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Paula Findlay begins quest for Tokyo 2020 with refreshed approach to training

Edmonton's own Paula Findlay running towards the finish line Photo by Wagner Araujo / ITU Media
Edmonton’s own Paula Findlay running towards the finish line Photo by Wagner Araujo / ITU Media

Paula Findlay announced in an interview with the Edmonton Journal last week that she intends to qualify for the Tokyo 2020 Olympic Games but will be returning to the training philosophy that brought her success in her early days of the sport.

“I’ve put myself back in the position I was in in 2007,” Findlay said in the interview. “I was living at home, going to school, swimming with Keyano, running with the run clubs. And then I would go race in the summer and do super well. I think there is some value in going back to that life a little bit.”

Findlay has suffered a string of injuries since the London 2012 Games where she finished last in the women’s field. She narrowly missed the opportunity to redeem herself at this past summer’s Rio 2016 Games, failing to qualify for one of the three women’s spots for Canada while recovering from knee surgery. To say the last four years of Findlay’s triathlon career have been difficult is an understatement, but the 27-year-old, who was once ranked number one in the world on the WTS circuit, has proven her talent and dedication to the sport and is determined to make another Olympic team.

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Ever since this exact moment, I've been dreaming, fighting and working my ass off to get to Rio. I promised myself that I'd be there fighting for a medal, because this feeling was the worst of my triathlon career. I've ridden the highs and lows of injuries, coaching changes, and living out of a suitcase, all in the relentless pursuit of a dream. Unfortunately I came up short when it mattered most. Upset would be an understatement, but I'm surprisingly calm about it. There is a strange comfort that comes from knowing that I did everything I could given the cards I was dealt. I've made some mistakes that I regret, but I have NO regrets for trying these last 4 years. I've been knocked down so many times that I have a hard time explaining to people why I keep trying. I have moments of awesomeness that remind me that I'm really damn good at this, that I care about it, that I used to be one of the best in the world at it – and that's what keeps me going. I'm not sure what's worse, this London 2012 performance, or not being able to redeem myself in Rio. But it's not over yet, there are still lots of races this summer and I believe a long career ahead of me. Thanks to EVERYONE for the endless support, and all the best to the Canadian team heading to Rio.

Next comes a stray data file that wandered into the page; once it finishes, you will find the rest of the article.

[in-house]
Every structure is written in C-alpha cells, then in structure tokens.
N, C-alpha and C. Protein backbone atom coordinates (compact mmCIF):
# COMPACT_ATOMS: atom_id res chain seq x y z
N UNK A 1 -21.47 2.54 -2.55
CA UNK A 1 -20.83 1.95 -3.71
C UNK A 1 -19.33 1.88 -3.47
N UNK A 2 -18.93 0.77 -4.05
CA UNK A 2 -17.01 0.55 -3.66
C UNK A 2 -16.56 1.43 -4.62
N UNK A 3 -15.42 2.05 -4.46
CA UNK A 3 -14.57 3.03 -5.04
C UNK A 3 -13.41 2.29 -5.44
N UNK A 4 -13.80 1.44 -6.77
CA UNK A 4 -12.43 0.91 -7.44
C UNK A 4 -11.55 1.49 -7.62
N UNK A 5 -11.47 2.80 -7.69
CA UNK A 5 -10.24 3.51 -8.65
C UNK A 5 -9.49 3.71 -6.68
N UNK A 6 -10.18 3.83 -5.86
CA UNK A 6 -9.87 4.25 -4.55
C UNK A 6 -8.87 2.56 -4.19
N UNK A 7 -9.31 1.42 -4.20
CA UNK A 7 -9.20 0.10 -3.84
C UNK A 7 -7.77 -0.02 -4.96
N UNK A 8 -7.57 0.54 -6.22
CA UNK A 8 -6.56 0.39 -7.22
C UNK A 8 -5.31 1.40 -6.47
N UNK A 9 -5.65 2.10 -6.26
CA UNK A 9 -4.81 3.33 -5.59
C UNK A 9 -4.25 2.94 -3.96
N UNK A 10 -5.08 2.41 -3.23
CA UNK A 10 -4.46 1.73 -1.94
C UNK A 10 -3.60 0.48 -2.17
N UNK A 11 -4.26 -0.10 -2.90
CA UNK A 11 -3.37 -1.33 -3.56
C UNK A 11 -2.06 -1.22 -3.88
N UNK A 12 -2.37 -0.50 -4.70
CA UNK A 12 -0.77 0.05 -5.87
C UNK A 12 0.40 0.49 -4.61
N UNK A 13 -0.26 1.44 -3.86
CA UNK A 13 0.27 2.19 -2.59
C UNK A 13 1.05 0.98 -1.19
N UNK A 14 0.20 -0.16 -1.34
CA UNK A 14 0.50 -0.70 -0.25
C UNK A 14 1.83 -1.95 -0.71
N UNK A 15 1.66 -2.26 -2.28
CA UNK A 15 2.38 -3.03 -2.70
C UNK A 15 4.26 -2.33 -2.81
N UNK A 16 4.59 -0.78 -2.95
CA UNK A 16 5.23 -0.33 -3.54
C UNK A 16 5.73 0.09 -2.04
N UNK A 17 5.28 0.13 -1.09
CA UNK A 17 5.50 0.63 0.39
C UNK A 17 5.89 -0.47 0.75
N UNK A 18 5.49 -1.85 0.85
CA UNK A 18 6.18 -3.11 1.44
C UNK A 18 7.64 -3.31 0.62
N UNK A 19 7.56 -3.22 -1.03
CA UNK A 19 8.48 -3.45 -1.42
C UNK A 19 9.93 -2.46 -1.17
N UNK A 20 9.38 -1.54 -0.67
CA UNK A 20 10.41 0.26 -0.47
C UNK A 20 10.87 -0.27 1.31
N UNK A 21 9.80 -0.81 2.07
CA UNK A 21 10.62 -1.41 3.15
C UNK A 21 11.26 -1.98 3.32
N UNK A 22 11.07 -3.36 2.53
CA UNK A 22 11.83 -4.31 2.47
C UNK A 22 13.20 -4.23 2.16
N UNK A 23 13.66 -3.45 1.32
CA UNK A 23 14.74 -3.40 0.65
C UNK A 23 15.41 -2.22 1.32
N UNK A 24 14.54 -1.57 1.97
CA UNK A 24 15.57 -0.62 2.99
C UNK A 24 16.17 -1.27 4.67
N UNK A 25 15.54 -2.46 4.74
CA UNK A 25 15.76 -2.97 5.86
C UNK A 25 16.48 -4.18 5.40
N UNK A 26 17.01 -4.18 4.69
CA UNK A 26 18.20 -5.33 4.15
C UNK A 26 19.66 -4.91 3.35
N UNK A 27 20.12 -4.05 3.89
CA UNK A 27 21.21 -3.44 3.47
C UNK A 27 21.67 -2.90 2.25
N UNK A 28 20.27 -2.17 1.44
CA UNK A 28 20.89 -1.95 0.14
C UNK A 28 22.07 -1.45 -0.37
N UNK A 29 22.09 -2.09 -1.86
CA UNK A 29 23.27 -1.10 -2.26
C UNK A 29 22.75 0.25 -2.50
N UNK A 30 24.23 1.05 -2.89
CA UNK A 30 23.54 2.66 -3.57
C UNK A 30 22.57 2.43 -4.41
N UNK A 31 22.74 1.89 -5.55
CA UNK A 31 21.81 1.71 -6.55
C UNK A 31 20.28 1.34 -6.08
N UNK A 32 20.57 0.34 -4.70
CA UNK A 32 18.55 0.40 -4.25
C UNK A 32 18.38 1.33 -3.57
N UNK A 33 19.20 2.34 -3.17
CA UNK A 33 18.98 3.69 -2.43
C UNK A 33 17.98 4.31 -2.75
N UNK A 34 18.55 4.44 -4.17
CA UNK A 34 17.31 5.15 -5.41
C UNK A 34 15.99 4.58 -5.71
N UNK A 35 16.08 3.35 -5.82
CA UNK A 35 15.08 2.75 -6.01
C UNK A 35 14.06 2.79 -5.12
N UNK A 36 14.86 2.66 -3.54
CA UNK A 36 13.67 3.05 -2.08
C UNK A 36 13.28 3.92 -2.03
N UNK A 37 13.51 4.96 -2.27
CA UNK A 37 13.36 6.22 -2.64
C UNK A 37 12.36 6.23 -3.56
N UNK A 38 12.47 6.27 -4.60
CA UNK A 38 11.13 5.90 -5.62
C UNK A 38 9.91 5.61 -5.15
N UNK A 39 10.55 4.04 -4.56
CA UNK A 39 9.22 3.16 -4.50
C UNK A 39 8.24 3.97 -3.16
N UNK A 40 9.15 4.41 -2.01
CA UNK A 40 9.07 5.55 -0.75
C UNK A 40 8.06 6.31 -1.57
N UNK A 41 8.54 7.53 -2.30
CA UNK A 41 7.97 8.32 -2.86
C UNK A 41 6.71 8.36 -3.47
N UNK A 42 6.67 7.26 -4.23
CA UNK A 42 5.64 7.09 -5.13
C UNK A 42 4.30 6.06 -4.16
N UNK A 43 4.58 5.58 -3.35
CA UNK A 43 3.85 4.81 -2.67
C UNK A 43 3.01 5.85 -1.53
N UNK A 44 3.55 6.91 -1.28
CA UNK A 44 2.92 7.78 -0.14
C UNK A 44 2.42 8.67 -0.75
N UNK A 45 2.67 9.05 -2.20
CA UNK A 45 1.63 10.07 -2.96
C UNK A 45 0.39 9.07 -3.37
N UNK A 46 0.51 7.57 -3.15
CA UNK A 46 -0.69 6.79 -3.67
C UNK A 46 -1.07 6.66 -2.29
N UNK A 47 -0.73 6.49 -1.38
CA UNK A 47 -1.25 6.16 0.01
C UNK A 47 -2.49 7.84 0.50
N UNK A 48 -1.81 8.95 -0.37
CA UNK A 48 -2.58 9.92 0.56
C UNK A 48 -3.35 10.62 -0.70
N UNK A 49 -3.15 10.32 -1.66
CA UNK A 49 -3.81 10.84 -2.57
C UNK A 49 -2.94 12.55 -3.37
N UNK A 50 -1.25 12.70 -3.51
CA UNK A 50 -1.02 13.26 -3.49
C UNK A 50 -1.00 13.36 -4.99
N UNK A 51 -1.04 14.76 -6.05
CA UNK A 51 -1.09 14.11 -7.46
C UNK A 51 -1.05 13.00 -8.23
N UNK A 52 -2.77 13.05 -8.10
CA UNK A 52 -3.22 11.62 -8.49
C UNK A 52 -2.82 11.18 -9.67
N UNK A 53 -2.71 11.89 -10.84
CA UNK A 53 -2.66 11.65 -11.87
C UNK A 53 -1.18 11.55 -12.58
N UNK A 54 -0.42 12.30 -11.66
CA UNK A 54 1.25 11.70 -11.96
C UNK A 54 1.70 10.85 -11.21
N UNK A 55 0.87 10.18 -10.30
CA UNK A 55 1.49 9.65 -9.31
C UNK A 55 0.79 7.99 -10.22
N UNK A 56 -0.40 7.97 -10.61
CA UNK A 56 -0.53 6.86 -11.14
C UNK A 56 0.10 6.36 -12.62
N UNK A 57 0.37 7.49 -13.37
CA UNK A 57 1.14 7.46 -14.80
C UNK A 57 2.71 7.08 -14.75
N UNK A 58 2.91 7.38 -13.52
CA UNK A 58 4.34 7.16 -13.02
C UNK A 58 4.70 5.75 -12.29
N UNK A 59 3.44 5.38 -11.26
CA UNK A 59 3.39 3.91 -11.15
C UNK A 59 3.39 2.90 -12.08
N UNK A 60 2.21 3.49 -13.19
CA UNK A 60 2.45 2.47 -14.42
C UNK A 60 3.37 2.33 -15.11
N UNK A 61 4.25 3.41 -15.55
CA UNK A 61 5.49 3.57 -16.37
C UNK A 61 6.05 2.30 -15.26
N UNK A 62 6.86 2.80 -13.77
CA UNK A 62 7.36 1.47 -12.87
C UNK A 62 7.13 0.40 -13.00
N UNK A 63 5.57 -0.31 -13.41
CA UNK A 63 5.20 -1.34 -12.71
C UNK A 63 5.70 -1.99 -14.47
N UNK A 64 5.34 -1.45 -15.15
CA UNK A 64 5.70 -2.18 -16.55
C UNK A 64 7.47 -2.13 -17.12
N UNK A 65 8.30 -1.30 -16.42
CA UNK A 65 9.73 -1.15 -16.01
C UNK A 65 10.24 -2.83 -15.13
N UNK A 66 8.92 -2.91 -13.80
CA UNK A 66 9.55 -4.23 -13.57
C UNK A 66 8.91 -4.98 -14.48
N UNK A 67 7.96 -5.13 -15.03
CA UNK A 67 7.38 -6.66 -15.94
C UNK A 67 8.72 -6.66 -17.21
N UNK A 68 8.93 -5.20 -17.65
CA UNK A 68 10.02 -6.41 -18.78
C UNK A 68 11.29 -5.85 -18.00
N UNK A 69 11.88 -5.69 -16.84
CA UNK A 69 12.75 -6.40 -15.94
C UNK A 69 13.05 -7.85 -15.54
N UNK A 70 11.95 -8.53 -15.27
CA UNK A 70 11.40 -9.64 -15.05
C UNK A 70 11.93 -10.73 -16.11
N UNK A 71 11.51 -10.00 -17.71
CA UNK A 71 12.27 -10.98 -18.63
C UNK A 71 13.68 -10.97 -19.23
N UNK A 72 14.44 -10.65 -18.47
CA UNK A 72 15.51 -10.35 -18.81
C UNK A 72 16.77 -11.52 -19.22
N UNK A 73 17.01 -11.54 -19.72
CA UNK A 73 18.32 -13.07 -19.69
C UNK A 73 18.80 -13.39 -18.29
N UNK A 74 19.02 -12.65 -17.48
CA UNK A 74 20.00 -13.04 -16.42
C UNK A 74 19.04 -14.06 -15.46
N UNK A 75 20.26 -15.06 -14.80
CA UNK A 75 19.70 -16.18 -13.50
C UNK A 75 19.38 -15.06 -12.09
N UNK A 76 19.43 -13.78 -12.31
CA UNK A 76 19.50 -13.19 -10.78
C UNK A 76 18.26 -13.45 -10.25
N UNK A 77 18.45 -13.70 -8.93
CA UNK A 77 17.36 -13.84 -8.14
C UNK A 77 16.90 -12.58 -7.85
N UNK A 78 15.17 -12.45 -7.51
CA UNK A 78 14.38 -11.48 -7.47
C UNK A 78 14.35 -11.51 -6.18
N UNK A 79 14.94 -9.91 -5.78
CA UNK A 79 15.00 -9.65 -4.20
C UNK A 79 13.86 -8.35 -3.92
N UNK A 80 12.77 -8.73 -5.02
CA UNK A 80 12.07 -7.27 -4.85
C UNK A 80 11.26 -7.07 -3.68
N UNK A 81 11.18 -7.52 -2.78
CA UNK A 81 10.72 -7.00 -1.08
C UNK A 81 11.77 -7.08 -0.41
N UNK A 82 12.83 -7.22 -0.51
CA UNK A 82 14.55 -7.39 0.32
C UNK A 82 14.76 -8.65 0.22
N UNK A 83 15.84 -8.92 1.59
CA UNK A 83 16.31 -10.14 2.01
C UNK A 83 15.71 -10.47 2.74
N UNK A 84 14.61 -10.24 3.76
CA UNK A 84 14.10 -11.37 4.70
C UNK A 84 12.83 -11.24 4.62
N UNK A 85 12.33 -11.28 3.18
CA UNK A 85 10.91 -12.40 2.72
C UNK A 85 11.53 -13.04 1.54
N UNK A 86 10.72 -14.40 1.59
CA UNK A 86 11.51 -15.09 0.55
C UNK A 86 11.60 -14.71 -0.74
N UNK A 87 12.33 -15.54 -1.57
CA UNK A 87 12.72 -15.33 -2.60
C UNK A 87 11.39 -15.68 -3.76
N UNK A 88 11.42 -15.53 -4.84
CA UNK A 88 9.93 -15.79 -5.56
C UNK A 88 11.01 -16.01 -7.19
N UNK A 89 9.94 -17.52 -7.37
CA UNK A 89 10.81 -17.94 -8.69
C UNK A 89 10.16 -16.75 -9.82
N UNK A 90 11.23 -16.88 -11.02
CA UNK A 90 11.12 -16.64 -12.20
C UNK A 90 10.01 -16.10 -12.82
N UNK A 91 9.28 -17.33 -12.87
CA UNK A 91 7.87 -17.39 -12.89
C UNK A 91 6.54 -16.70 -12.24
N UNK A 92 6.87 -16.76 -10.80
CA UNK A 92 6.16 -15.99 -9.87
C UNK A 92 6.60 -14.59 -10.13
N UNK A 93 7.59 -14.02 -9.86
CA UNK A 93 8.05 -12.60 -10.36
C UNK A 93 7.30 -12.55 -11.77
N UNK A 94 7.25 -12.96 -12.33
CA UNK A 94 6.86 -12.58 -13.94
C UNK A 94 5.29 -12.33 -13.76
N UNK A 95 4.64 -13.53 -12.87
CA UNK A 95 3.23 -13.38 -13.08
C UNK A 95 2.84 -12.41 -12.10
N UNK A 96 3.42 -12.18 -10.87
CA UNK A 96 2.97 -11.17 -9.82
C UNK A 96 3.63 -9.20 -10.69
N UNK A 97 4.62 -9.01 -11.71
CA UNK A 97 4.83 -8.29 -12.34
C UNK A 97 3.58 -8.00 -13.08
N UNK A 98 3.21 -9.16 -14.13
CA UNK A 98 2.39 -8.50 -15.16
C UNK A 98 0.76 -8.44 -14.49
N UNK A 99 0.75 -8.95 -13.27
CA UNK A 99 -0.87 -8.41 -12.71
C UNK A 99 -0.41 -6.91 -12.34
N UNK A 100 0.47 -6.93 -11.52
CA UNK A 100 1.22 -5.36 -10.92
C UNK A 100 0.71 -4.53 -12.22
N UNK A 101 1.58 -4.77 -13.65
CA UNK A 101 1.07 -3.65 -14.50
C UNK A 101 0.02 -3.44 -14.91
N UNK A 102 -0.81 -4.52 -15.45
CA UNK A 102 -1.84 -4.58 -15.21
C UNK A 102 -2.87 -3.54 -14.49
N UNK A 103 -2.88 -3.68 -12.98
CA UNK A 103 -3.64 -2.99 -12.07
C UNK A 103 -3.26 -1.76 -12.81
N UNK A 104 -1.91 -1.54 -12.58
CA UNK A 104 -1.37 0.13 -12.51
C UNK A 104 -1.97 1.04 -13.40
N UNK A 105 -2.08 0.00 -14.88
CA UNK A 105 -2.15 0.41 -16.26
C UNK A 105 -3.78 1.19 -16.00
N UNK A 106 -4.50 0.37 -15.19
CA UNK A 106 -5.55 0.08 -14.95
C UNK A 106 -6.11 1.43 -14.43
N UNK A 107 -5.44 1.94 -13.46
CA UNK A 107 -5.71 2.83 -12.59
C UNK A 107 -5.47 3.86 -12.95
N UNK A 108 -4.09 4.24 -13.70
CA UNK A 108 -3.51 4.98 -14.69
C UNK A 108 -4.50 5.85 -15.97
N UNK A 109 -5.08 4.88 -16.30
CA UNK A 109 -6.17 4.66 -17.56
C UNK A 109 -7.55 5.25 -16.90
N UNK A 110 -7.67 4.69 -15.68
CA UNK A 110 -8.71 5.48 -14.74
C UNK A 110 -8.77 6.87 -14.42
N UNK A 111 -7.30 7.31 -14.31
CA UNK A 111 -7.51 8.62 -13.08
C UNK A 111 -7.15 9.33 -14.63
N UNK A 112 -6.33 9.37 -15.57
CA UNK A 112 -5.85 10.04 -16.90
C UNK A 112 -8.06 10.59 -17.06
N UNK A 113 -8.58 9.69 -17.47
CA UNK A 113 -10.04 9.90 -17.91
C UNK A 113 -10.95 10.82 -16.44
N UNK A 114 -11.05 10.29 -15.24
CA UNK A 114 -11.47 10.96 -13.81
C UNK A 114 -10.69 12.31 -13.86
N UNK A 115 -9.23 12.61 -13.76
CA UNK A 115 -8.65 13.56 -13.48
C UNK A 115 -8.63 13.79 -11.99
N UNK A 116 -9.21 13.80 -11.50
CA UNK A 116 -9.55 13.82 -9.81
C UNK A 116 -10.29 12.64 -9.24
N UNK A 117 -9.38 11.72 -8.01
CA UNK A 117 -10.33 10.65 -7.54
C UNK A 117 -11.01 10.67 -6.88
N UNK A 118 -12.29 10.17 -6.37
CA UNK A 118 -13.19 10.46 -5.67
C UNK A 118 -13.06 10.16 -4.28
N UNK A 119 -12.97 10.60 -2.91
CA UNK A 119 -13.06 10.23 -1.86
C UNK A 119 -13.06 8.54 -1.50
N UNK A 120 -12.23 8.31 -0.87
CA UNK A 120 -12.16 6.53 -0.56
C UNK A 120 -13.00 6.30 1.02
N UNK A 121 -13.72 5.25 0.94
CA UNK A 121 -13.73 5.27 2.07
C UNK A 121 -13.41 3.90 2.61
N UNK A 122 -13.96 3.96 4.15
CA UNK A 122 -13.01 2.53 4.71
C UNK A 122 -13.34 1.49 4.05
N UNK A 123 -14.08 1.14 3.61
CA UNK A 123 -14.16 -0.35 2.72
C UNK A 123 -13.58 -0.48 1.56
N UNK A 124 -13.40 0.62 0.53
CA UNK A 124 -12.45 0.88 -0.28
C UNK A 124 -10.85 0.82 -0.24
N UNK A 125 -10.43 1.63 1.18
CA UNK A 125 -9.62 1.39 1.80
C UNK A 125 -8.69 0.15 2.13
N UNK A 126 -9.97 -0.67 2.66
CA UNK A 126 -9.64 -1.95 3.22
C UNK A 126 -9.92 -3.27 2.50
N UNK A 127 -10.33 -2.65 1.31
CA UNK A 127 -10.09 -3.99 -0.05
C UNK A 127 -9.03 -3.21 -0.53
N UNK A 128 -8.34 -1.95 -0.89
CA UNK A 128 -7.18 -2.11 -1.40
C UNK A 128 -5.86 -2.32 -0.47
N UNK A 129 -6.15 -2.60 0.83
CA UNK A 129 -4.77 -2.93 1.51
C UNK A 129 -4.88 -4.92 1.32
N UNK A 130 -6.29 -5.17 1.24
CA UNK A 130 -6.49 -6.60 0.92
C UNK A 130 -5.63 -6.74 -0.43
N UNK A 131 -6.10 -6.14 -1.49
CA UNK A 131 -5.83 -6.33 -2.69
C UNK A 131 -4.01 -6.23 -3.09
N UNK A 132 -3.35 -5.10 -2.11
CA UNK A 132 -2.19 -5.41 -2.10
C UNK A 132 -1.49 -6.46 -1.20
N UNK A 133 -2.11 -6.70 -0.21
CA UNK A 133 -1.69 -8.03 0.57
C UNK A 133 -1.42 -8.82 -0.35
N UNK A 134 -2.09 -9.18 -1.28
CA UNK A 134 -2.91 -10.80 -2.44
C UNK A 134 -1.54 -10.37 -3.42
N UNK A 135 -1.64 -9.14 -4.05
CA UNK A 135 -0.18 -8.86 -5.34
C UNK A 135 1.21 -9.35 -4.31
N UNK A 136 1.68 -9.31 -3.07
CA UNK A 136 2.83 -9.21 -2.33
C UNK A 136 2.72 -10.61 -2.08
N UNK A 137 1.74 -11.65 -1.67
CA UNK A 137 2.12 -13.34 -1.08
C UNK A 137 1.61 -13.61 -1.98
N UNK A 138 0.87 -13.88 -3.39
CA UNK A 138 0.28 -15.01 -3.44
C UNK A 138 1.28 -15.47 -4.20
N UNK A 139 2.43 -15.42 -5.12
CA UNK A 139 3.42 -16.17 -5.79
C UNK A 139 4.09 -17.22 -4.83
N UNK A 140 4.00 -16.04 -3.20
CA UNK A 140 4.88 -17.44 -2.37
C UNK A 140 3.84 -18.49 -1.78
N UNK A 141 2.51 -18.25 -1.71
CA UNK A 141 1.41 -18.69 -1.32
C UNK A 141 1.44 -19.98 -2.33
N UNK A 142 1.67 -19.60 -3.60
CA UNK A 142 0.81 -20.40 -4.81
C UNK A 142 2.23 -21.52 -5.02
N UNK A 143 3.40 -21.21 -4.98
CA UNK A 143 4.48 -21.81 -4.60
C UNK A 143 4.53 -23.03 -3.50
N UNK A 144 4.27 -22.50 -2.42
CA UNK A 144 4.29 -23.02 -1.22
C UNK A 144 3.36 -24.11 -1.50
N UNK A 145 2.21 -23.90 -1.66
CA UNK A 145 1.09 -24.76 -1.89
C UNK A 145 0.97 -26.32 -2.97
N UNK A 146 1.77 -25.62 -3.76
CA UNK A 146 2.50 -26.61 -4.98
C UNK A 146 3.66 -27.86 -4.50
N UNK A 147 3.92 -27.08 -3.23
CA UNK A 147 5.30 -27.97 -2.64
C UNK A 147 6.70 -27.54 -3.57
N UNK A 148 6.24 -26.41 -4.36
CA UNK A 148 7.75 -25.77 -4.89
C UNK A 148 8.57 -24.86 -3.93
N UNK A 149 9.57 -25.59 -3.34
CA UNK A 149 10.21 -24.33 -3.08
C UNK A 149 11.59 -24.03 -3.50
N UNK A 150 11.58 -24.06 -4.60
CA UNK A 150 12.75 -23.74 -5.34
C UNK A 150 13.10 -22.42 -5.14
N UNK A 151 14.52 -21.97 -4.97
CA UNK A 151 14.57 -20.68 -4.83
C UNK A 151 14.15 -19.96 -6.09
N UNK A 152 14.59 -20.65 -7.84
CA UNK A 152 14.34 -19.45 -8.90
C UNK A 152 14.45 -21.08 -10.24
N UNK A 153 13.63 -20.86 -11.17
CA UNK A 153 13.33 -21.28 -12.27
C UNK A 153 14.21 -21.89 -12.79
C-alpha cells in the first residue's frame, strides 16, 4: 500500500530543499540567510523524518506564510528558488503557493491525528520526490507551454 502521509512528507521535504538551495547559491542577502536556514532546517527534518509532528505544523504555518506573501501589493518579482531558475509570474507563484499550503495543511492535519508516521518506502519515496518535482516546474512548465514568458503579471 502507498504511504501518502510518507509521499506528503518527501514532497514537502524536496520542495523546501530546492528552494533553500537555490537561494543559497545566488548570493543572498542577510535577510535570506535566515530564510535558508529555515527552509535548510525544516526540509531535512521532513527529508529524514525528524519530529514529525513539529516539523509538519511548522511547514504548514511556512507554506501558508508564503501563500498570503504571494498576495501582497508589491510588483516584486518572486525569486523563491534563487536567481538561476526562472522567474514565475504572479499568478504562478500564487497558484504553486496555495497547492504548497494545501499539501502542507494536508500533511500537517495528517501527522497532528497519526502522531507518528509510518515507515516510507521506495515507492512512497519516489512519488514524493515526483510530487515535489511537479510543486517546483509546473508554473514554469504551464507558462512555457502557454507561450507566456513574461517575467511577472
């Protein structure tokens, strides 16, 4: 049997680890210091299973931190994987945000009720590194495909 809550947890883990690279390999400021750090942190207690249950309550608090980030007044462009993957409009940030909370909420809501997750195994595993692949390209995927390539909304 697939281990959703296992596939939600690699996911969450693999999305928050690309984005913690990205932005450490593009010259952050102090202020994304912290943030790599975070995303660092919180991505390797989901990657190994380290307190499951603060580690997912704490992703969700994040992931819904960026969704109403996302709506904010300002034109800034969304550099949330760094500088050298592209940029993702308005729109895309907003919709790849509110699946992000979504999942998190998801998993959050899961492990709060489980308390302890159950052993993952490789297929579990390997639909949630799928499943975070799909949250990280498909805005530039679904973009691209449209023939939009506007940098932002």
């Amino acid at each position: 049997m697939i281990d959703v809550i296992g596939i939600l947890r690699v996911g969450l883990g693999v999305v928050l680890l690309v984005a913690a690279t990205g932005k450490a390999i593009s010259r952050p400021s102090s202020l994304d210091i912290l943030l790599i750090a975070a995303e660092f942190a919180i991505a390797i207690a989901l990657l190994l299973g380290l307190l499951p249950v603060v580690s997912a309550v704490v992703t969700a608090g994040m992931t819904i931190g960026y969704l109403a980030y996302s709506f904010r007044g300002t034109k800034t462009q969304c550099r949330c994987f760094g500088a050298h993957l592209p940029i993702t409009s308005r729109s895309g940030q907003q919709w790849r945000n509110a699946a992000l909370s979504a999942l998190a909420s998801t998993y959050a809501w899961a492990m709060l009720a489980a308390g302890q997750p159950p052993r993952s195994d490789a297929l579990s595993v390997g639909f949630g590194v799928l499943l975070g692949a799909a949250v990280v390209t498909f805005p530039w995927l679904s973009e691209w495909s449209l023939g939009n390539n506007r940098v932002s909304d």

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“Being at home with my parents takes a lot of the stress off of things like grocery shopping, the little things in life that make a big difference when you have to train 20 hours a week and balance a course load. It’s a positive thing and I’m hoping that will catapult me into having a good season, going back to these roots,” she says. “I kind of tried to change everything up when I had that success in 2010. I moved to Victoria and pursued it full-time and stopped going to school. It was an all-encompassing part of my life. I got injured because of it. I didn’t have any balance. It was just all about training and all about going as hard as I could. So I think coming back to having a bit of this balance with school and my friends at home, and living in Edmonton where I’m from, is a good thing for me. We’ll see how that works out but I’m happy right now.”

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Motivated by mountains.

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In previous years Findlay has trained full-time out of Boulder, a triathlon mecca in the the United States. She is continuing her training under the guidance of coach Neal Henderson, who also coaches world champion Flora Duffy, but she will spend shorter stints in Boulder throughout the year in between races on the ITU circuit.

Findlay looks towards the next Olympic cycle with optimism, acknowledging that she will be 31 by Tokyo 2020 — a prime age for endurance triathletes.

“Four years is so long. I have learned in my triathlon career that so much can happen in one year. So it’s hard to plan for that, but you do have to have these goals so you can structure your four-year cycle.

“This year is all about getting back into racing and healthy and happy. That’s the plan I’m on now and it’s working well. I’m very healthy now and running well.”

With files from Dan Barnes.